A week where every facet of the euro zone debt saga will come from all angles.
The major events are the French presidential run-off and Greek general elections on Sunday, May 6.
In the former case, a likely socialist Francois Hollande victory could cause some market jitters given his rhetoric about the world of finance. But we’ve looked at this pretty forensically and actually there may not be much to scare the horses. Yes he is making growth a priority (but even the IMF is saying that’s a good idea) yet his only fiscal shift is to aim to balance the budget a year later than Sarkozy would. And, contrary to some reports, he is not intent on ripping up the EU’s new fiscal rules. And of course, the bond market will only allow so much leeway.
If the two main Greek parties – PASOK and New Democracy – fail to win enough votes to govern together, they may have to turn to a fringe anti-bailout party which would put a big question mark over Athens’ ability to stick with the austerity terms demanded by its international lenders.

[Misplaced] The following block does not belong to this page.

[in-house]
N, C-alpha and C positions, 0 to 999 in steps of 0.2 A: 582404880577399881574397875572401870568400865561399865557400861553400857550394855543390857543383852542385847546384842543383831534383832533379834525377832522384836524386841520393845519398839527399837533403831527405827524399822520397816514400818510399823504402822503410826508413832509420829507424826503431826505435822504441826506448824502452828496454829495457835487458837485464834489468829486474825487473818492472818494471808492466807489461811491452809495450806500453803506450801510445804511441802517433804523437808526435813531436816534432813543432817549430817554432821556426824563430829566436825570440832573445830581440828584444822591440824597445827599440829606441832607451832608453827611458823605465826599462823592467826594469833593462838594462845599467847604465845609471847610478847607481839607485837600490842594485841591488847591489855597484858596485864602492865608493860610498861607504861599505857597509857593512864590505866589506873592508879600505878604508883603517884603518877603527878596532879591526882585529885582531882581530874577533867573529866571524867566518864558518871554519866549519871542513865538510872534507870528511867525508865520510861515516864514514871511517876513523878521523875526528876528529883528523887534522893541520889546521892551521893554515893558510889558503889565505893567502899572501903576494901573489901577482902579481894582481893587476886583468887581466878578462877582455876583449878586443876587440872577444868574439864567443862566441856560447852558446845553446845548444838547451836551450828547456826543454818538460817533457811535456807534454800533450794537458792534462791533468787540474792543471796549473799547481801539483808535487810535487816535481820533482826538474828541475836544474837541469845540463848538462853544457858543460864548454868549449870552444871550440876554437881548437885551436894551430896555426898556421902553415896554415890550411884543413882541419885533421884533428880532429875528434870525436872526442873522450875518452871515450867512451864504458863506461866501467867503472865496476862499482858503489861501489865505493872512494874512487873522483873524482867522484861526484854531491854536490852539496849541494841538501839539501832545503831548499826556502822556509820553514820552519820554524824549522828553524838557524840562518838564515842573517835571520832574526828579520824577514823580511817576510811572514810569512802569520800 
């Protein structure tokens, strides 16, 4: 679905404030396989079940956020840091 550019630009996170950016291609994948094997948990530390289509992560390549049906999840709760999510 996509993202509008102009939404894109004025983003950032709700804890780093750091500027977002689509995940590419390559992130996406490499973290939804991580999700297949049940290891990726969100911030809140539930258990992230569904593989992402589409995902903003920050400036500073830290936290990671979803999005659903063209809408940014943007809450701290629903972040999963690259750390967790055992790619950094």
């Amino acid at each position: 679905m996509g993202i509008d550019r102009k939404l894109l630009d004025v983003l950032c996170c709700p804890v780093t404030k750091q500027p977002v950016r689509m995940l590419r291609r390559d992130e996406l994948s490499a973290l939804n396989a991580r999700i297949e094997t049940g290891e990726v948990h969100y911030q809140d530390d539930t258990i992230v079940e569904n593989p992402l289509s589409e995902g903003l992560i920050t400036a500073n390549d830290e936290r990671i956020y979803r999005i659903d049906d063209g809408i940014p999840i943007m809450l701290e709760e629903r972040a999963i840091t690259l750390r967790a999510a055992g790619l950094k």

Even if fears about a hard Greek default or even euro exit result, the threat of contagion looks far smaller. With creditors already having taken a massive haircut, most non-Greek banks completely out or at least having written down anything they hold, a 500 billion euros rescue fund shortly in place and the IMF raising an extra $430 billion of its own, the power Greece has to start a domino effect in the euro zone is very much diminished.
Netherlands’ fractured political parties have managed to put together a budget deal in time to present it on deadline to Brussels on Monday but Spain remains far more a source of concern. Downgraded again, its borrowing costs have soared since the government loosened its 2012 deficit target in March. Data just out shows the Spanish economy has succumbed to recession again. Madrid will hold a bond auction on Thursday, as will France.
As we’ve been saying for a while, hopes that the ECB cavalry will ride to the rescue are wide of the mark, until and unless the crisis takes a distinct turn for the worse.